If you are drafting a contract, there are crucial things to bear in mind. We look at what you should include in order to avoid conflict and help your business agreement run smoothly.
What you need to include in a commercial contract:
We have seen some bad examples of contracts that have been drawn up in a bid to save money, the key is to keep it simple otherwise you could easily become embroiled in an unwanted dispute.
Who are your parties in the contract? Have you got their address? Have you got their Companies House number? You might need to serve them notice so it is essential that you have all the details right.
We have seen examples where contracts are missing company numbers and the company has changed their name. Or perhaps your supplier tells you their name is ‘An Example Company’ but you can’t actually find their company details on Companies House because you’re missing some details.
As soon as you know who you are dealing with then you can start to do your background checks, or credit checks, depending on if you are a supplier or buying in services.
What is the commercial contract about, is it just to buy or sell something or is there more involved? Are there products, one product, or are services involved in the agreement? Is the product or service a standard “off the shelf” offering or will it be customised or bespoke? All of this would need to be specified to avoid any ambiguity.
We are trying to create some certainty around the ‘what’ of the contract to avoid contractual disputes.
Having a thought process that includes ‘and then, what if,’ ‘if this, then that’, ‘if this doesn’t happen, then that’ in contracts is crucial. Having these terms agreed and in place is trying to provide for the various things that go wrong and it would be sensible to have that covered when drafting a contract.
When are you meant to be performing the contract? It is good to have firm dates and timescales in writing. Often as lawyers we try to get rid of anything that looks like an ‘agreement to agree’, this is where parties to the contract haven’t agreed what it is they want to do yet or that it is going to be agreed at some point down the road. An agreement to agree is unenforceable because it lacks the certainty required to form a contract.
Even if you cannot agree everything now, the best thing to do is to have a framework to getting to an agreement – timescales, a best endeavours obligation, whether that is good faith. It is wise to clarify what is good faith in the context of the contract as well. As well as what should happen if you cannot agree an issue.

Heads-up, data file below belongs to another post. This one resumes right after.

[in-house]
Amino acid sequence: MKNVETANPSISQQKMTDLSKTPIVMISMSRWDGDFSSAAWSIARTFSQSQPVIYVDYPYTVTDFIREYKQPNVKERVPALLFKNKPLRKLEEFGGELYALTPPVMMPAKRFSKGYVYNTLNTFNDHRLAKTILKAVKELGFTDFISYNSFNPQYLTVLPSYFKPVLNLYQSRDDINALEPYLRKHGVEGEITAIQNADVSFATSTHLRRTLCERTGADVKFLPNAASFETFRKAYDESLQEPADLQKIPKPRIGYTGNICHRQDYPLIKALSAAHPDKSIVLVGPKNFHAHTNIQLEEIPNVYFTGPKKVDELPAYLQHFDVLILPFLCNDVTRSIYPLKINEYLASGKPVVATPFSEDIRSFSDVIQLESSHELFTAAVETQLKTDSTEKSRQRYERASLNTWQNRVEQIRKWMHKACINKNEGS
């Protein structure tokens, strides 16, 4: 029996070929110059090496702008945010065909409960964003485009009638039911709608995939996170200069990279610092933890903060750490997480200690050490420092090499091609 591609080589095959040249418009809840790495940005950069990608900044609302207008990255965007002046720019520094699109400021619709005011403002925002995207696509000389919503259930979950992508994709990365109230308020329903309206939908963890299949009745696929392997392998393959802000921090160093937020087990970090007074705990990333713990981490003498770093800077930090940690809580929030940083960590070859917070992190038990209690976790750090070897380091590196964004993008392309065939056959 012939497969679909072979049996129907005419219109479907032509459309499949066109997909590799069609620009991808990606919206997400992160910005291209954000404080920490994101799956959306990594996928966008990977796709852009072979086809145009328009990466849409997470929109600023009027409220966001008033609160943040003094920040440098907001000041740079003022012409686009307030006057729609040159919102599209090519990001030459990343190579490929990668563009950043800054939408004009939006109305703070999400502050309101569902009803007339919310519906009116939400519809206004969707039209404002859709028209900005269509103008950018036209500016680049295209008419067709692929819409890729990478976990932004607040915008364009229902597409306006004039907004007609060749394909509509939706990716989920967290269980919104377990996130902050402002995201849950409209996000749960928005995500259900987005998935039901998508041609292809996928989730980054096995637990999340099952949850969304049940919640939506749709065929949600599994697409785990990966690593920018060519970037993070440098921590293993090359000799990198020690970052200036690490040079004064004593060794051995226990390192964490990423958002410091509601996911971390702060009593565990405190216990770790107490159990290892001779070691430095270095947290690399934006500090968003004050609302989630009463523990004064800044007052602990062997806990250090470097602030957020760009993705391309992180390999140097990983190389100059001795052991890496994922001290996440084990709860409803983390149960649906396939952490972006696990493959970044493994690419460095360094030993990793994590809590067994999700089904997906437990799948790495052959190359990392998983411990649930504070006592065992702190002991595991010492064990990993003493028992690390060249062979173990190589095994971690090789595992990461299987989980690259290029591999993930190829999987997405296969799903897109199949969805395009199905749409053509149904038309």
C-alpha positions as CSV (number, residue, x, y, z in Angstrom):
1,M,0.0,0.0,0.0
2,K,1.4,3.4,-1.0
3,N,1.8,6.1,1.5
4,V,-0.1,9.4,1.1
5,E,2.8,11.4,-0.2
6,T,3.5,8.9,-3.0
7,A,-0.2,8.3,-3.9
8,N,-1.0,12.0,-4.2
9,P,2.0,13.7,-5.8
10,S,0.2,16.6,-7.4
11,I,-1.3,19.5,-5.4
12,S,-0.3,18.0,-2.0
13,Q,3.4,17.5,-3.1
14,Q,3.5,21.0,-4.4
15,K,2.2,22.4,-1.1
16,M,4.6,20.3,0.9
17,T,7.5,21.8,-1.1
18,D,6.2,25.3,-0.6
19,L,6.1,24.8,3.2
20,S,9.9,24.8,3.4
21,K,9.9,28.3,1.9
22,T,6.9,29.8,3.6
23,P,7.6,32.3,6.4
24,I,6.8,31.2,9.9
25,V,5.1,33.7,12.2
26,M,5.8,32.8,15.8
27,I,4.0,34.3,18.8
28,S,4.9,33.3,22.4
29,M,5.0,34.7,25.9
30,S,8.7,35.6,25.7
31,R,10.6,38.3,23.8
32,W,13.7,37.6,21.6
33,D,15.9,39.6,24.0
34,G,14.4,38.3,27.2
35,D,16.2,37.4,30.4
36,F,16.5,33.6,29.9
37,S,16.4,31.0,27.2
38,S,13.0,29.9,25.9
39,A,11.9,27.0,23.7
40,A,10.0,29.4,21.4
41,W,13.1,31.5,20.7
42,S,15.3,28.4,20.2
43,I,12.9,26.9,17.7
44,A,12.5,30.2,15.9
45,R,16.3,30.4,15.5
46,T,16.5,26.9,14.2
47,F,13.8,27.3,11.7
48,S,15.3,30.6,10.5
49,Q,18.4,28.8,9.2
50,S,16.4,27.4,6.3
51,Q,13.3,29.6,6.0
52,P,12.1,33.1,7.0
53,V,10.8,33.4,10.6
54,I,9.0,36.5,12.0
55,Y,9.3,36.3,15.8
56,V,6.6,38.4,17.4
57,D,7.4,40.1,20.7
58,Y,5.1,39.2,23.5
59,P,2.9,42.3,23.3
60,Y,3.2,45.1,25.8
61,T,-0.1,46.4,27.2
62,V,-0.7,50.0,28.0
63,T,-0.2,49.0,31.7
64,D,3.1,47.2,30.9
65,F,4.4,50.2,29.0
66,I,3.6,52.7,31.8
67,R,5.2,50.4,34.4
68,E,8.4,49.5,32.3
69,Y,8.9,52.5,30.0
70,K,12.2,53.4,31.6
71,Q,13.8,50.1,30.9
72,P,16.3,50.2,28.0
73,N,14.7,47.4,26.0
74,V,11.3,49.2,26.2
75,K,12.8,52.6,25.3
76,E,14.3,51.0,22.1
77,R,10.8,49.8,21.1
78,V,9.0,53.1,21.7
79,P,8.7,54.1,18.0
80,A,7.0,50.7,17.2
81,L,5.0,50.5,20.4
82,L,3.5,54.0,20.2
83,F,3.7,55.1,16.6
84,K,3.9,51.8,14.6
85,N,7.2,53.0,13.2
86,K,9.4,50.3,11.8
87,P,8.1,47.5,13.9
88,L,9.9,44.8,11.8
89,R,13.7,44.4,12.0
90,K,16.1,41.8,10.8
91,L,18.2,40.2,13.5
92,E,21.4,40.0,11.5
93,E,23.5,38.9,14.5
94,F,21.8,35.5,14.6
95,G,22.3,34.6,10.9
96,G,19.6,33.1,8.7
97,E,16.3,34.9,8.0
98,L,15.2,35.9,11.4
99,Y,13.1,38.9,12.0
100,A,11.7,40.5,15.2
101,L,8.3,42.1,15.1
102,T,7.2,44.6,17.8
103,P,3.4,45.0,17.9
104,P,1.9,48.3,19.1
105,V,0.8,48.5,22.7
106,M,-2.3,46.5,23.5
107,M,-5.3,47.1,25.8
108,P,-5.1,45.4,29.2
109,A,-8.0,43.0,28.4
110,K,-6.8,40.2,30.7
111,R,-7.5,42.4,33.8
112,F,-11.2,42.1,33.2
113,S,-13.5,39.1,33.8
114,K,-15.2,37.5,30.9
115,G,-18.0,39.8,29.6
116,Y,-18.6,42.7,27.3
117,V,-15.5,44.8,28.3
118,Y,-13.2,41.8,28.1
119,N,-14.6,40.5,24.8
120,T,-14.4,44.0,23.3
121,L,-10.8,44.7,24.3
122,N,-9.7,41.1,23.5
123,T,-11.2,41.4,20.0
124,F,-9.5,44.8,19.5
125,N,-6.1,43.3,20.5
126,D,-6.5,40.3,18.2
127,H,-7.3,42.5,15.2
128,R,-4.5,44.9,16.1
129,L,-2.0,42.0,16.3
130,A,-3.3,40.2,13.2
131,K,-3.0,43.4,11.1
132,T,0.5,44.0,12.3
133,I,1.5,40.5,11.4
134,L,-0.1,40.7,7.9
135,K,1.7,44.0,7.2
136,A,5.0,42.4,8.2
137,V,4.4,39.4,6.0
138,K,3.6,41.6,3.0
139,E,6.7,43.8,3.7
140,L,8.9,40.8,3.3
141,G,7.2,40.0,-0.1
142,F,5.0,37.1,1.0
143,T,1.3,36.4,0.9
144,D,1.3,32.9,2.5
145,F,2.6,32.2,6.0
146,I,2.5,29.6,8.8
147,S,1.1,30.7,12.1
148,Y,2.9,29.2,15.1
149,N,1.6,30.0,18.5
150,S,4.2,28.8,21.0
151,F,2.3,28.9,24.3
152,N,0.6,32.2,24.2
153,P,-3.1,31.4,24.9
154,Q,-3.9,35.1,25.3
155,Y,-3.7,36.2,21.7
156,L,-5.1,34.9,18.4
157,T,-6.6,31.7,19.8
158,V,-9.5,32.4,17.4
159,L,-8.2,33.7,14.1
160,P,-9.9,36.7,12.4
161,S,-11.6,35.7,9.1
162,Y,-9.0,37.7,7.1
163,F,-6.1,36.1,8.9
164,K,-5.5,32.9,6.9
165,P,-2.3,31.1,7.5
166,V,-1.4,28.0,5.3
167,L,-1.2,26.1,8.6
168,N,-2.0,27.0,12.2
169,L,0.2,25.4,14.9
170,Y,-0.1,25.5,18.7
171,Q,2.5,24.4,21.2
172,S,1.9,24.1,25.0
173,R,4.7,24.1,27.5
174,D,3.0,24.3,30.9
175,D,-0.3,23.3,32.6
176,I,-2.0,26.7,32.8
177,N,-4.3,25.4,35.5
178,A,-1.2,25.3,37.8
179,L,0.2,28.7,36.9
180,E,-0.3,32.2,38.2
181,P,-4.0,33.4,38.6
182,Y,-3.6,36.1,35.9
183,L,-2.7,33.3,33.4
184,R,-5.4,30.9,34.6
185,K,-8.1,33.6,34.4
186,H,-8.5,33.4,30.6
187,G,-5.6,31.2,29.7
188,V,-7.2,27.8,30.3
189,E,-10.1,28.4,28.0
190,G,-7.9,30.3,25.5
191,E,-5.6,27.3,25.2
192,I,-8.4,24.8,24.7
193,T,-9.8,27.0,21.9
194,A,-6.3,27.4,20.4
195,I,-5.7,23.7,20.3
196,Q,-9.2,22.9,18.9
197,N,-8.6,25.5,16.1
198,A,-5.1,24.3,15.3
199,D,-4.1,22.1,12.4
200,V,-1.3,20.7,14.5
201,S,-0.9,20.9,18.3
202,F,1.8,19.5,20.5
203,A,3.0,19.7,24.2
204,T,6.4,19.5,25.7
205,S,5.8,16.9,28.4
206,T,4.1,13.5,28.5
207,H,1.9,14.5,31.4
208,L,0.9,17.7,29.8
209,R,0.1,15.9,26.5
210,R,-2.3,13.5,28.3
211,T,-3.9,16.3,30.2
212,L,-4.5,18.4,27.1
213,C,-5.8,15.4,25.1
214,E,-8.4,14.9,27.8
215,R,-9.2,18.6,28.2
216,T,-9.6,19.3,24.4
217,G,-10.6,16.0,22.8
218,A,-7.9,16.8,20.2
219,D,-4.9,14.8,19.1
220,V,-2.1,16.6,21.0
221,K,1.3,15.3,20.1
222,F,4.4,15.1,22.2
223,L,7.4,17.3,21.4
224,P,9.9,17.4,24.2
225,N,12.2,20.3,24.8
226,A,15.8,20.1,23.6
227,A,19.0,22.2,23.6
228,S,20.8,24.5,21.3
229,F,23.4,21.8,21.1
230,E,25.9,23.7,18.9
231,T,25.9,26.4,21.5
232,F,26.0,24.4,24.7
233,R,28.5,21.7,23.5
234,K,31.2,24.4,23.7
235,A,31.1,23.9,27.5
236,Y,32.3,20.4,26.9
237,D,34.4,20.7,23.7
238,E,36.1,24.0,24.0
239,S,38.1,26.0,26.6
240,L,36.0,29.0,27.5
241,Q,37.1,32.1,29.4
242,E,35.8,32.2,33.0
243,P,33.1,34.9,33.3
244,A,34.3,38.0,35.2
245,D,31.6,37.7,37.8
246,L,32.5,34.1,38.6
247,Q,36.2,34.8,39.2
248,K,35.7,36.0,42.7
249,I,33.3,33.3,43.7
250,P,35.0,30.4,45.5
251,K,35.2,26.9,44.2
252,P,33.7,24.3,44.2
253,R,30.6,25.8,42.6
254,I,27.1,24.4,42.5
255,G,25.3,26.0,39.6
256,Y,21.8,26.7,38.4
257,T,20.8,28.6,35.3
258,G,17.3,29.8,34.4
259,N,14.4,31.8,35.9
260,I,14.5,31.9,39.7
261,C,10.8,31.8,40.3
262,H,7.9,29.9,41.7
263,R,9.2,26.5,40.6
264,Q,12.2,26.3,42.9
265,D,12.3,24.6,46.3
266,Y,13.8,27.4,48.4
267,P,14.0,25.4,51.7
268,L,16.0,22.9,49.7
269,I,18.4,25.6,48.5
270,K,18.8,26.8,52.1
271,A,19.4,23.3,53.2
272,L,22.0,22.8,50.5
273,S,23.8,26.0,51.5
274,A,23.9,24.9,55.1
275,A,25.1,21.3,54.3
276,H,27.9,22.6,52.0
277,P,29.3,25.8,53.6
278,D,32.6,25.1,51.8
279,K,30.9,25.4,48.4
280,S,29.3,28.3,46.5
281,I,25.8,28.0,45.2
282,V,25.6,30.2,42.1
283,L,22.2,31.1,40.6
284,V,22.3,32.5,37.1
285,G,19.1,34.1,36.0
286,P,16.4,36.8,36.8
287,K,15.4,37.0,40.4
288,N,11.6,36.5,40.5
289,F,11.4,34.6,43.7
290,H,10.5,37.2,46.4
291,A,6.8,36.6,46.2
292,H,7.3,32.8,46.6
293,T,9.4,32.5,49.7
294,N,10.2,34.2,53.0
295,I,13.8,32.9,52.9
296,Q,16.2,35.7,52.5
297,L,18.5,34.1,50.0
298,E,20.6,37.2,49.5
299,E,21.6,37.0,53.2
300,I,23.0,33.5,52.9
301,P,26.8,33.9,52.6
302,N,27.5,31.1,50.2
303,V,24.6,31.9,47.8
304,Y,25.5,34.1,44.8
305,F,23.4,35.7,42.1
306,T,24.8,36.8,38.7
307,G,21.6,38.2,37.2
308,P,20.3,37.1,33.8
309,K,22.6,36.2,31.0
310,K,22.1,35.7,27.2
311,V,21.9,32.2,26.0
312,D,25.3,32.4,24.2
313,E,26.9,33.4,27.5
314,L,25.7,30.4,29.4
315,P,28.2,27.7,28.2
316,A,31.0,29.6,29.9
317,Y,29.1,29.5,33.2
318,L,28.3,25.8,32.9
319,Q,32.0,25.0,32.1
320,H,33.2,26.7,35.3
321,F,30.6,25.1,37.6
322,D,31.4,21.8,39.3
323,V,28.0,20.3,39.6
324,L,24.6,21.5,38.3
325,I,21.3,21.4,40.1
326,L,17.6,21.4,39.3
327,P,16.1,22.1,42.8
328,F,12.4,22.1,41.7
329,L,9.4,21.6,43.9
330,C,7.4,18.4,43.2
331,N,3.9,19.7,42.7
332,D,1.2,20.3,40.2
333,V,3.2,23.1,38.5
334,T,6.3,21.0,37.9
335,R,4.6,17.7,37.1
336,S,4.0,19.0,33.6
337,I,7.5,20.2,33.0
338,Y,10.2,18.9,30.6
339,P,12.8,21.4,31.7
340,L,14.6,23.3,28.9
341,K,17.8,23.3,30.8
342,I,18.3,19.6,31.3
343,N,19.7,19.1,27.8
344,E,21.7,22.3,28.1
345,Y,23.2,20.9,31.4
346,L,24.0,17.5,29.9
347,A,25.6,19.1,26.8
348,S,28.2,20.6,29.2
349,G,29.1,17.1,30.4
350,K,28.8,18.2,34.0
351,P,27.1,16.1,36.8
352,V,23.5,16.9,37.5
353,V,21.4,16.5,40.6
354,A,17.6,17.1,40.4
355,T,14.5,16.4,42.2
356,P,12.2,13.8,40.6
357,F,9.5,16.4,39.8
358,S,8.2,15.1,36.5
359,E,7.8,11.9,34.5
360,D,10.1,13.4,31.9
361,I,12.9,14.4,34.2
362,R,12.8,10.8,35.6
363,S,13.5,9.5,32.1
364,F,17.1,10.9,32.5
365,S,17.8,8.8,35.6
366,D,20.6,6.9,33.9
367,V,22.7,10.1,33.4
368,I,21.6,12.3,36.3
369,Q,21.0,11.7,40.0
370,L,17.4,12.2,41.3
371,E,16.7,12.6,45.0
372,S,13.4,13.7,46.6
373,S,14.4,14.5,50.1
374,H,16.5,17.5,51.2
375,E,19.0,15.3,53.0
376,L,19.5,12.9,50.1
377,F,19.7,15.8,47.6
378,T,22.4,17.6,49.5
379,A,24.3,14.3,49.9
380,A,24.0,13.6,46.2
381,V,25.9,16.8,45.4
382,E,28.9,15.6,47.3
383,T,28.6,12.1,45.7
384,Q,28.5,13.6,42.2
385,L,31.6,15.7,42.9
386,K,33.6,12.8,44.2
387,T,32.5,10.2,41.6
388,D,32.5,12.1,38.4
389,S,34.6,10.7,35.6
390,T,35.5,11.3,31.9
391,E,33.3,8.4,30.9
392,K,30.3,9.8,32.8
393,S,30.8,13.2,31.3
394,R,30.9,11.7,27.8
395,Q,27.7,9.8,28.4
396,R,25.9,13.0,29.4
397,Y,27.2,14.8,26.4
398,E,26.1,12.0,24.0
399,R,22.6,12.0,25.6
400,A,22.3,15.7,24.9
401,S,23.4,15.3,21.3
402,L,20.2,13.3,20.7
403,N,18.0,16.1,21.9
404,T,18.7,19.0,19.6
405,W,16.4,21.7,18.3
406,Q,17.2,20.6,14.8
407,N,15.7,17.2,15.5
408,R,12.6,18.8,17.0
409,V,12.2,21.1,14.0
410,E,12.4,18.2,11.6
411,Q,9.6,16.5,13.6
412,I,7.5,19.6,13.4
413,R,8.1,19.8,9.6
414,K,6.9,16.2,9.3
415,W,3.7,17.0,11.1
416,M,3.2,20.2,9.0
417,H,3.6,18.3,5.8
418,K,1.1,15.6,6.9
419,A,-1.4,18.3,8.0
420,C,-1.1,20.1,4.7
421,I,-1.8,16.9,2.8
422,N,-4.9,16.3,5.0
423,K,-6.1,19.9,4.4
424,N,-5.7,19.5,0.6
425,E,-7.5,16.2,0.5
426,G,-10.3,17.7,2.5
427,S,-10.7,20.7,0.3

Where will goods be delivered or services carried out? This is another reason why it is important to have all the correct contact details for the chosen parties of the contract. Delivering to the right address by a particular time could be crucial as part of the agreement. Guinness delivered a week after St Patrick’s Day might not work out well, or a service of helpful Elfs for Santa’s Grotto in January would be far from ideal.
How is the service being carried out, or how will the goods be delivered? For example, who is responsible for unloading the goods, or for any customs duties? These are crucial things that should be considered and put in writing when drafting a contract.
If there is uncertainty in drafting a commercial contract then things can go wrong. One party might think the contract does one thing and another party thinks it does something slightly different. That difference of opinion, that uncertainty, creates friction.
Friction never helps in trying to achieve a business goal. It puts one, or both parties, immediately on the defensive trying to justify its actions, rather than looking at the commonality on what the parties can agree on. What does this do for the relationship?
The best contracts are the ones that are signed, put in a drawer and never looked at again but more often than not, these are the ones where the most thought and planning has been put in at the outset. We don’t see this as a coincidence.
Enjoy That? You Might Like These: